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Seismic requirements for cladding

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I'm an engineer with an aluminum curtainwall/storefront manufacturer in the
midwest.  I am increasingly seeing seismic performance criteria in architects'
specifications.  Unfortunately, I have no real experience with the subject.
What I have deduced from the various building codes is that windloading will
generally govern the design as it averages 2-5 times higher than the calculated
seismic forces.  Here is my concern:

It is very rare that a complete set of prints, to include the structurals, are
sent in for evaluation.  In fact, its not uncommon for me to have no idea what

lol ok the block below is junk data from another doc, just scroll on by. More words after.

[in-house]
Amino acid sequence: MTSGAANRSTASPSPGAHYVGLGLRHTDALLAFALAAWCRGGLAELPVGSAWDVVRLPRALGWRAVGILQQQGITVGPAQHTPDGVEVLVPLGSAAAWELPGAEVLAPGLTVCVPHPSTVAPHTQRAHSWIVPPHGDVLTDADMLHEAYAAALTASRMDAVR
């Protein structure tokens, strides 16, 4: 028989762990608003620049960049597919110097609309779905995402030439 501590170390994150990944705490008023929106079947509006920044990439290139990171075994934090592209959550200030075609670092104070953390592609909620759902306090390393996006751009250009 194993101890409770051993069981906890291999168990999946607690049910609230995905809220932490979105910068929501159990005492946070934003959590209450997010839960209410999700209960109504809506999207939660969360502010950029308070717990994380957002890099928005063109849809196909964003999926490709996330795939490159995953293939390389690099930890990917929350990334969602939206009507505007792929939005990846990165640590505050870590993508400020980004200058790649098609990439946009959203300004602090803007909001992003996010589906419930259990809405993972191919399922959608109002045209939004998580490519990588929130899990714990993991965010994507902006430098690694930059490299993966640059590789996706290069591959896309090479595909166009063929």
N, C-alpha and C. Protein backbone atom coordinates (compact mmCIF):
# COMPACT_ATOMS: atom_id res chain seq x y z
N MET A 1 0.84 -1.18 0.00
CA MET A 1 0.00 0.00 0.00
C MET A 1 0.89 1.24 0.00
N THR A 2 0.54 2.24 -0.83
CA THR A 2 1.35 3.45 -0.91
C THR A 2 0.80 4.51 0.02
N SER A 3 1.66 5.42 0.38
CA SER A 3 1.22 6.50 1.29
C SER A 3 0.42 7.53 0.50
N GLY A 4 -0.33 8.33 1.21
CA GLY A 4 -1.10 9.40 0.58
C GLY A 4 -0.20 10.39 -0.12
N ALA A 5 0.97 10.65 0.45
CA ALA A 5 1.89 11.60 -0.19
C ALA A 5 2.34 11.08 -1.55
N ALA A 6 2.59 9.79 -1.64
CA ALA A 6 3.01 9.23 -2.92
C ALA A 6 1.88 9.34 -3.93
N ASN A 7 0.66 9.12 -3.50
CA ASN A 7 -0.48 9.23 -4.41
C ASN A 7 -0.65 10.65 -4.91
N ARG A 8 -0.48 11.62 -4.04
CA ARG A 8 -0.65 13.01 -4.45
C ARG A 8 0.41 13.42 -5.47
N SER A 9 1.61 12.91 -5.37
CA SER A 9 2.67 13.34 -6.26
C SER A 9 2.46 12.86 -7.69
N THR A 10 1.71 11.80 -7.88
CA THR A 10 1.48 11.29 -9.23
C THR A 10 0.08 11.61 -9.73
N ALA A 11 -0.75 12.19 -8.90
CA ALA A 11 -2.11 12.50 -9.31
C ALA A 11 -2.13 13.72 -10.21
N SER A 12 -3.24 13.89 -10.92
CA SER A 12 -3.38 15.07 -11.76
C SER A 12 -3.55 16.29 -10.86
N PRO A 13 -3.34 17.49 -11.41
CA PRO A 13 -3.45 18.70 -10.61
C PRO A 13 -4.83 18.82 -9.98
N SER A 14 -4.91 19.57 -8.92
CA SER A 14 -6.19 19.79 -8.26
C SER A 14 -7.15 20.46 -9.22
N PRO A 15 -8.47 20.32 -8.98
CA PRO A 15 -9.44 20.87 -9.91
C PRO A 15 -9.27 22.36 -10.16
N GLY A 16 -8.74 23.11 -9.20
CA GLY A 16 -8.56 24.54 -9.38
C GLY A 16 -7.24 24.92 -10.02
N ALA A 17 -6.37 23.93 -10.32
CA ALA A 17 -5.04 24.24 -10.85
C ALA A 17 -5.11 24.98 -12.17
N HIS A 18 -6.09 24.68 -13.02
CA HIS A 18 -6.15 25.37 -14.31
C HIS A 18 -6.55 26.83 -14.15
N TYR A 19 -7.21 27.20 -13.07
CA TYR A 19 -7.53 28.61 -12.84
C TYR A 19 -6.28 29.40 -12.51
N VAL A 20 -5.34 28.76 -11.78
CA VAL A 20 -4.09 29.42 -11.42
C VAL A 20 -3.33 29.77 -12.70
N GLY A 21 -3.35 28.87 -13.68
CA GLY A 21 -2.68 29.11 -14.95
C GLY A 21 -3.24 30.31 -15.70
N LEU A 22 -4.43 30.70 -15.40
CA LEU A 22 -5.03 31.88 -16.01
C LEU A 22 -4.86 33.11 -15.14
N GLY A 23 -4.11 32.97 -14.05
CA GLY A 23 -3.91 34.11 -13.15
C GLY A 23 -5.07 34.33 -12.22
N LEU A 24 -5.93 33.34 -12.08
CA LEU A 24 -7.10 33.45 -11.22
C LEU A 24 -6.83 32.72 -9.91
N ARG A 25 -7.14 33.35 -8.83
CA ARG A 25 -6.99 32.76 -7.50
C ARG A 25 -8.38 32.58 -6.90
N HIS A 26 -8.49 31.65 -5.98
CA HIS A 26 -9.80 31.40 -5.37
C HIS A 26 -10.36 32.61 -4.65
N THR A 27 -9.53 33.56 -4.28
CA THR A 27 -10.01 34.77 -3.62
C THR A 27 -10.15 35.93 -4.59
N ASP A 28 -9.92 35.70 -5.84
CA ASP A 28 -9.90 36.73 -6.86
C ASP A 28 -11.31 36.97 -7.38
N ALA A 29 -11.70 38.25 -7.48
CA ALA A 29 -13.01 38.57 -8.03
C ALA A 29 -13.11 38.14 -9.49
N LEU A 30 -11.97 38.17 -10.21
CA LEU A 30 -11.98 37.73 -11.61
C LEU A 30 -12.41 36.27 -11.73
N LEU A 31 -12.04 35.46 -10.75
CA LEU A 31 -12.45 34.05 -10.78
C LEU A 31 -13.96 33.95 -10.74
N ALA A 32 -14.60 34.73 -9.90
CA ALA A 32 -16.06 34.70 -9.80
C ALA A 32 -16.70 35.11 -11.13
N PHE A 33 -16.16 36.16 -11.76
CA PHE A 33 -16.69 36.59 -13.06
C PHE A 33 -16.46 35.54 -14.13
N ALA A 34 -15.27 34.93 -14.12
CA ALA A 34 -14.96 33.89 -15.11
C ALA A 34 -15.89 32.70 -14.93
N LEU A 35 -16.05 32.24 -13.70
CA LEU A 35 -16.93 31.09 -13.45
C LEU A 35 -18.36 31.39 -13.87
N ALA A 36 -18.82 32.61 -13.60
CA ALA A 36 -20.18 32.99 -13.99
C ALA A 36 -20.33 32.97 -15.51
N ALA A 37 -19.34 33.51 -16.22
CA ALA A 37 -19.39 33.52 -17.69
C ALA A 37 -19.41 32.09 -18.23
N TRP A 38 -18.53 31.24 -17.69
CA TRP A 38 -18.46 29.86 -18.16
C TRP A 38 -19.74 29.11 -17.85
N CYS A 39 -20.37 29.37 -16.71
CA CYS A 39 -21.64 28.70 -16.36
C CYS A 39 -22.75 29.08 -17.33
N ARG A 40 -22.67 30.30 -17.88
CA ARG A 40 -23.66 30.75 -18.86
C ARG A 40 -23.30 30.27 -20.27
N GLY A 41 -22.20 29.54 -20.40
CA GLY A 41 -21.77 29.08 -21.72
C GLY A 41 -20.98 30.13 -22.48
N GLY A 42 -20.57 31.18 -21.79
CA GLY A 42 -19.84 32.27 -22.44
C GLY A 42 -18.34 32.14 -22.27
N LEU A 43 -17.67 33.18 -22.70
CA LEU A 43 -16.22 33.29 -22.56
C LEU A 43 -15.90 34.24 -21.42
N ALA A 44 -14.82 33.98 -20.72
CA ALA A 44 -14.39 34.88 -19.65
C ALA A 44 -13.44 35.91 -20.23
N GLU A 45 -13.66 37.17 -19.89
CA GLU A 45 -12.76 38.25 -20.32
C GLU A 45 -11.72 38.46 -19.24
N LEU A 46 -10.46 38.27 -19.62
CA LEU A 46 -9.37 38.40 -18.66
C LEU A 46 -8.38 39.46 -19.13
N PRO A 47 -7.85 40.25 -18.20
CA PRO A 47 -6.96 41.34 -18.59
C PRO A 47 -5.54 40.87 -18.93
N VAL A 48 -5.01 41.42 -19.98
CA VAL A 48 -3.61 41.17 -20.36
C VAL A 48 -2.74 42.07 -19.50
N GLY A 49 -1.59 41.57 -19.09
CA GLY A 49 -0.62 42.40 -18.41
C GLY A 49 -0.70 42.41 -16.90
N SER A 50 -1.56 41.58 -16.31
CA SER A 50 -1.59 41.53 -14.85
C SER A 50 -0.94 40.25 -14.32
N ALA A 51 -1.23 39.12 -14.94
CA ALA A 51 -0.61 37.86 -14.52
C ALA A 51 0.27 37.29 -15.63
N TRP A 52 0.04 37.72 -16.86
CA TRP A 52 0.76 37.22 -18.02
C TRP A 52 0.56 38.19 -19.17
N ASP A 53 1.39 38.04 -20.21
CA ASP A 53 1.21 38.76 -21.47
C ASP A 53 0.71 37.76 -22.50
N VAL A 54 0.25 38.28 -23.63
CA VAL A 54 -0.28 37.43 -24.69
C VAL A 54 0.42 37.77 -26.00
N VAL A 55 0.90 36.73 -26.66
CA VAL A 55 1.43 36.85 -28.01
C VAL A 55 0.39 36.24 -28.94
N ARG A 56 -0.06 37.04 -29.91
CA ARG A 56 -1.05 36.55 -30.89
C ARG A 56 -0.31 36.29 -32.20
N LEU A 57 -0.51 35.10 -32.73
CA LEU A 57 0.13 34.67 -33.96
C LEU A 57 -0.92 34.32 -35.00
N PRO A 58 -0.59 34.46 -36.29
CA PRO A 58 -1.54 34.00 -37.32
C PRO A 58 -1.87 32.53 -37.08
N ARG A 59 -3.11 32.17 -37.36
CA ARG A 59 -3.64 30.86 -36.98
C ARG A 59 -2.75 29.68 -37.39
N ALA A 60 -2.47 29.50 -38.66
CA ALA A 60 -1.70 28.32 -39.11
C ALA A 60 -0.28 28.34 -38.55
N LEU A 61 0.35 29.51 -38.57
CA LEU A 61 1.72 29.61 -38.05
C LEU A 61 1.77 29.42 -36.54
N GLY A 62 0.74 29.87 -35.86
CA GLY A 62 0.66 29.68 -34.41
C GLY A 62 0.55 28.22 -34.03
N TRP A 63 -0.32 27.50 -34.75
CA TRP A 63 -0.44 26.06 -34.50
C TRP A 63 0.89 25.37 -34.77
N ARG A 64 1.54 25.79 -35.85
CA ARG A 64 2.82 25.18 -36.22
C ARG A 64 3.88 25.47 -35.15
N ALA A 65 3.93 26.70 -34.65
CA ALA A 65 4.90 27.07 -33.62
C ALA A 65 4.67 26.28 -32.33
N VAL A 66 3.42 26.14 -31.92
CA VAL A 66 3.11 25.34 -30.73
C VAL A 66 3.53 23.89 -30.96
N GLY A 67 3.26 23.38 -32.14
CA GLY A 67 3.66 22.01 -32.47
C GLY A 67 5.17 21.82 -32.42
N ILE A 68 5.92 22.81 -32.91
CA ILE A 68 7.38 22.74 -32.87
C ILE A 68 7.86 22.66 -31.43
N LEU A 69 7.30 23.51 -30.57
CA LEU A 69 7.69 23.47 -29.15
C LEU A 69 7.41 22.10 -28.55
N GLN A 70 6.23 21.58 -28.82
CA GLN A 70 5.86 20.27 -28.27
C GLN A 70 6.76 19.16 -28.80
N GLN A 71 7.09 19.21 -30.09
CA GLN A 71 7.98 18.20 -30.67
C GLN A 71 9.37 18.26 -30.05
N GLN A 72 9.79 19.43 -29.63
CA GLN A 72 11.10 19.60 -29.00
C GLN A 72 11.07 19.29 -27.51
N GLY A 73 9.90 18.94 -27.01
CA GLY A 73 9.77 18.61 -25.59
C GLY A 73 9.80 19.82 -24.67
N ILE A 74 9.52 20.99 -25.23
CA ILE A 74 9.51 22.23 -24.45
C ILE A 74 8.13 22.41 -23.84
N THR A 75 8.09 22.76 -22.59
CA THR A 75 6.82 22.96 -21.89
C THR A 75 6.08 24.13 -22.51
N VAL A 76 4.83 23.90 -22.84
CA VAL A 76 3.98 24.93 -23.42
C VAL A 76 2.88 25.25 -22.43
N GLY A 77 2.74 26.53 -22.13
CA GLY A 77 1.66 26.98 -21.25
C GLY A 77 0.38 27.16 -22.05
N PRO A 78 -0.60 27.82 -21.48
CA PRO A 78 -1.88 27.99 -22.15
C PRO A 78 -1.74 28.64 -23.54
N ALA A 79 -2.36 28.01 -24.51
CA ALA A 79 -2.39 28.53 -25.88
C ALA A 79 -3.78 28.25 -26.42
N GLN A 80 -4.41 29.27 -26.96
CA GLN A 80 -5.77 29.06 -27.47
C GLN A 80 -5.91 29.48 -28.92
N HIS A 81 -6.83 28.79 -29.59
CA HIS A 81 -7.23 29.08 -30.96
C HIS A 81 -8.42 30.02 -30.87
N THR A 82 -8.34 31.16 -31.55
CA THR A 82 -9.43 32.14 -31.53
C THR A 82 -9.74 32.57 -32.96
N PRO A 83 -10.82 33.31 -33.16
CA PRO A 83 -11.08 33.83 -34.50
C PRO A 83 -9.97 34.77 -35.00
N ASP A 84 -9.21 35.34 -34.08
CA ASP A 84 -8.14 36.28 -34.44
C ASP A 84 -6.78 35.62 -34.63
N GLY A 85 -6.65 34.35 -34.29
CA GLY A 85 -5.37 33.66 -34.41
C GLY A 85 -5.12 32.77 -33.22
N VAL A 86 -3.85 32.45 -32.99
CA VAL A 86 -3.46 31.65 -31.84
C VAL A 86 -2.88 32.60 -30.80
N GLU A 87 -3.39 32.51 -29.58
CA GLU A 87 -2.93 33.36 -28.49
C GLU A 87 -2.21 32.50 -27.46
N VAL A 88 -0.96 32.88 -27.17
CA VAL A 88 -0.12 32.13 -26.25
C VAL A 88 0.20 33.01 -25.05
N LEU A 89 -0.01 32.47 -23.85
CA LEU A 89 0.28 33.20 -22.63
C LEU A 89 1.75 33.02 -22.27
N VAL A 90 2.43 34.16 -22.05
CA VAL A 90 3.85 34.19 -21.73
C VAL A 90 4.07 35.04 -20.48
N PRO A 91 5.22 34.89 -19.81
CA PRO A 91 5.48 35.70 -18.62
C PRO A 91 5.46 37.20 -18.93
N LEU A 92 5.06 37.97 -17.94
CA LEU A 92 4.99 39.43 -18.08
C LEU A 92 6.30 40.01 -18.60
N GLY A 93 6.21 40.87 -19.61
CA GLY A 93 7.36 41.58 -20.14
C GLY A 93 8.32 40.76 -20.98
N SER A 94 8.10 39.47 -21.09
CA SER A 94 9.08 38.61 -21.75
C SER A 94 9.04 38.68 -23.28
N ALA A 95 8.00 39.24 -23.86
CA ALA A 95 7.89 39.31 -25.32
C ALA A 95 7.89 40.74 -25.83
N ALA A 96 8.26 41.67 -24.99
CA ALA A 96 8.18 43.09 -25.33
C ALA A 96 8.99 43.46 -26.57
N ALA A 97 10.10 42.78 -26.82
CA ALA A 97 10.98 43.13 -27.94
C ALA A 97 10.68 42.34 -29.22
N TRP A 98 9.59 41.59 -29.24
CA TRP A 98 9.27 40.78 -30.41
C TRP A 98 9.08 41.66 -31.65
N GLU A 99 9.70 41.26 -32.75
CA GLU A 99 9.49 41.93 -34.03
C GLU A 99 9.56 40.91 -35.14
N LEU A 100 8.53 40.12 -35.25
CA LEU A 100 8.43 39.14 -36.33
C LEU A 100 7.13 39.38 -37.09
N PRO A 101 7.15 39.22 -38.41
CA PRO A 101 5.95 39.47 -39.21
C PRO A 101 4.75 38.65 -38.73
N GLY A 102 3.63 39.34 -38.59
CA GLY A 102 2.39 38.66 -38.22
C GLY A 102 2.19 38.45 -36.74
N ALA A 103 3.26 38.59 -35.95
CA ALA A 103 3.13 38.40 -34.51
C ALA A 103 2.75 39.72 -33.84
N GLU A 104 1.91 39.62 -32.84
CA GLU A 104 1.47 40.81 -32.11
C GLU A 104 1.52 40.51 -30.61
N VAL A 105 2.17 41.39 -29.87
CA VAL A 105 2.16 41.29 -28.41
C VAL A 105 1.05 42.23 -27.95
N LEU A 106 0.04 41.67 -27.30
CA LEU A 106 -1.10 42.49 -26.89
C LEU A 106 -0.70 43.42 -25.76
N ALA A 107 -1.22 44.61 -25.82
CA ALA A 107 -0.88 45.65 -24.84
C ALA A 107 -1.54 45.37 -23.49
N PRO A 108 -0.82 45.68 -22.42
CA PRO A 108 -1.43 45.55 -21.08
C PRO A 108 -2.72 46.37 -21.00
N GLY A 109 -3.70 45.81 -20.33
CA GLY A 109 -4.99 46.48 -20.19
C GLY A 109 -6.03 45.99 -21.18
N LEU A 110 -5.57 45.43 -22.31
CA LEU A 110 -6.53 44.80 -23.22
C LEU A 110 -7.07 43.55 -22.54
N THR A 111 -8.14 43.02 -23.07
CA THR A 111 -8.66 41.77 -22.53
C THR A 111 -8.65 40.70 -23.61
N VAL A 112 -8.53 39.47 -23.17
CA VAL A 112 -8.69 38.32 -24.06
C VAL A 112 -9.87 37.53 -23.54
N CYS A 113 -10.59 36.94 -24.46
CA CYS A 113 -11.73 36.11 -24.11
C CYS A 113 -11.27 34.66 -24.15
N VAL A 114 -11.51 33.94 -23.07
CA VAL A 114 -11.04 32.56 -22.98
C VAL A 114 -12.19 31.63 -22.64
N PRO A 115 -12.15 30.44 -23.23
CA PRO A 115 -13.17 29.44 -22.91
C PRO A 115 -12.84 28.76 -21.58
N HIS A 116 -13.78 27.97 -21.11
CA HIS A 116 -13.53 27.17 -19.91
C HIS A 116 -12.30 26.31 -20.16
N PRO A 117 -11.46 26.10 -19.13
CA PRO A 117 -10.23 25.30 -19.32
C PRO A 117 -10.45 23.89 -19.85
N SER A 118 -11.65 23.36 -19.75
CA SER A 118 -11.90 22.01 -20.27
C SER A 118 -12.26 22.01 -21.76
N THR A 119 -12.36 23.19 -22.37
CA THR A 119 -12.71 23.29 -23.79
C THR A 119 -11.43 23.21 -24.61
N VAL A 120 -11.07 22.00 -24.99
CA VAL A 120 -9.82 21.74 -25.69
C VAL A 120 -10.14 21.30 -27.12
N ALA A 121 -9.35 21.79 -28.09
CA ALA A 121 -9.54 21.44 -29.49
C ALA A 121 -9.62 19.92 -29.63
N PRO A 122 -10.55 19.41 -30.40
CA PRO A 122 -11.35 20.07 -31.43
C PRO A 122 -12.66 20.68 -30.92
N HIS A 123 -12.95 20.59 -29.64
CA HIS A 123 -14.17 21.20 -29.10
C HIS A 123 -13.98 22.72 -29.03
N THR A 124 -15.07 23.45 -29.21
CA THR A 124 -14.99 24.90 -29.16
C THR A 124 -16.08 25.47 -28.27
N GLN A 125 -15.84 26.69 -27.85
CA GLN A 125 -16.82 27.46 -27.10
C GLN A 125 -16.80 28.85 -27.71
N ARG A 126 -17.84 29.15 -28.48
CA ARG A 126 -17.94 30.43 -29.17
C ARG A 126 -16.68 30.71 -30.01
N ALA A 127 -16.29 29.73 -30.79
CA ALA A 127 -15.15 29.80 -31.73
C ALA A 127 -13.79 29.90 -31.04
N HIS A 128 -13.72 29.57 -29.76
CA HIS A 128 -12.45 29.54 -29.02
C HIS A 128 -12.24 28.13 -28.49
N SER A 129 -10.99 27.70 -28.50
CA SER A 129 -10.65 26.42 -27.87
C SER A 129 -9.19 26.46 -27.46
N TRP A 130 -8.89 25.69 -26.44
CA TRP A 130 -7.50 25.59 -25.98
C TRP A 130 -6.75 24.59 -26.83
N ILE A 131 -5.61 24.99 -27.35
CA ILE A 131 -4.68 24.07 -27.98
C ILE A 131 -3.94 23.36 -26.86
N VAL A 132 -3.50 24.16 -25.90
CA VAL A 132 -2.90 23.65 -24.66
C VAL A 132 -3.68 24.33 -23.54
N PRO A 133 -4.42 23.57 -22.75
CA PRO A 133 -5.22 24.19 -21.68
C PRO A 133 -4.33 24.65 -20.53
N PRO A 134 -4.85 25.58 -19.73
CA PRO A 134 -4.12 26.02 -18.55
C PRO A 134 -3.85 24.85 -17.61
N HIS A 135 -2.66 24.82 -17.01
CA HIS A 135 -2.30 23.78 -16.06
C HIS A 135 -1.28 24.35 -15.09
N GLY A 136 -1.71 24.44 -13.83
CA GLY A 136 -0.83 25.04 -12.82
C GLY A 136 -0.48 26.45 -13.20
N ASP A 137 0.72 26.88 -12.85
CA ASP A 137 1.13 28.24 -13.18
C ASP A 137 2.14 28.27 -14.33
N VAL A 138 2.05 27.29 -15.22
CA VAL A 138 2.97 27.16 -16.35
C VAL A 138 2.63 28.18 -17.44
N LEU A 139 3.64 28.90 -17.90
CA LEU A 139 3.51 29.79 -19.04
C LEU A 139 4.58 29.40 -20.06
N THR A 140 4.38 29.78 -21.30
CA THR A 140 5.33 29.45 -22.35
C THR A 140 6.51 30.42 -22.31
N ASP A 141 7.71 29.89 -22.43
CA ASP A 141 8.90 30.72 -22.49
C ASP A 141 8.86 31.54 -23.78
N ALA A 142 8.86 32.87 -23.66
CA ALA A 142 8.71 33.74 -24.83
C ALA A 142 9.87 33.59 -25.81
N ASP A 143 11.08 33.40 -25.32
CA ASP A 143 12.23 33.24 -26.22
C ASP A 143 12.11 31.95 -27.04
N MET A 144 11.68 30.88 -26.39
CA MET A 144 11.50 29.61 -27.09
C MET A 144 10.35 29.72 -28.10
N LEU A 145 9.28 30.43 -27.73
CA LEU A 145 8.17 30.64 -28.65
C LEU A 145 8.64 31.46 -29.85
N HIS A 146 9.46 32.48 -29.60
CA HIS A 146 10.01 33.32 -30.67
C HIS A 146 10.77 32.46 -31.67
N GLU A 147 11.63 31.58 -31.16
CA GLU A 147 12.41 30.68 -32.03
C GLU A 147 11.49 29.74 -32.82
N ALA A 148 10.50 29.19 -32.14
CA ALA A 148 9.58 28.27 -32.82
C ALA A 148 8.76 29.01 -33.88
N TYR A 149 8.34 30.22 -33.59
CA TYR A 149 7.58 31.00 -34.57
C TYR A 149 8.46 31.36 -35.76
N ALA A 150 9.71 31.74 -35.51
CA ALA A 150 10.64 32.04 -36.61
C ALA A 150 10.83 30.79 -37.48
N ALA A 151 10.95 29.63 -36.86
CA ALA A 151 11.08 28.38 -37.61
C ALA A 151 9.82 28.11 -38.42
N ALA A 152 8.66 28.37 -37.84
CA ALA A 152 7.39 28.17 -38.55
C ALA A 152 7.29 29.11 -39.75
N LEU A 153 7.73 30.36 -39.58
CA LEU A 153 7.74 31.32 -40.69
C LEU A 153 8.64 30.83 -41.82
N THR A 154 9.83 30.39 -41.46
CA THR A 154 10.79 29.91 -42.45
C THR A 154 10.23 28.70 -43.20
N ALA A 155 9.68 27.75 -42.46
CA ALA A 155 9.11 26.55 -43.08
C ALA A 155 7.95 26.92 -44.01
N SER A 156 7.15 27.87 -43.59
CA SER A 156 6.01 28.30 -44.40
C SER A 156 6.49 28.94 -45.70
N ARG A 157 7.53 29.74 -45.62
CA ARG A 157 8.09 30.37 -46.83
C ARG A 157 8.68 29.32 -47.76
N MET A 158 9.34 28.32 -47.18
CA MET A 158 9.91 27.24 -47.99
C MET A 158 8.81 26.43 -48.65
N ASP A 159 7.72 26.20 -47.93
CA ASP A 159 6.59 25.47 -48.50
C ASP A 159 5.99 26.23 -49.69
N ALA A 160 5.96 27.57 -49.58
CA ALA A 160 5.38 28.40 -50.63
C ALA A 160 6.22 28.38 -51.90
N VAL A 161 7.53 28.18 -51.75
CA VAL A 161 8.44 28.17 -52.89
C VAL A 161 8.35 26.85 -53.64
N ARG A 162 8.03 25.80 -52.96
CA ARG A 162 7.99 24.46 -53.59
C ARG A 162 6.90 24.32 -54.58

the surrounding building conditions are.  So, I determine the maximum allowable
story drift by code and then make accommodations for this movement.  The
movement is accommodated by the use of receptor channels; the channels are
anchored to the surrounds and the framing is allowed to "float".  Does this seem
like a good idea?  The more I think about it the more concerned I am that this
will cause more damage than simply anchoring the frame to the surrounds.  Would
the freedom the channels allow be more apt to cause glass breakage and/or
failure of the gaskets?  I guess the real questions is:  how's it done in sunny
California?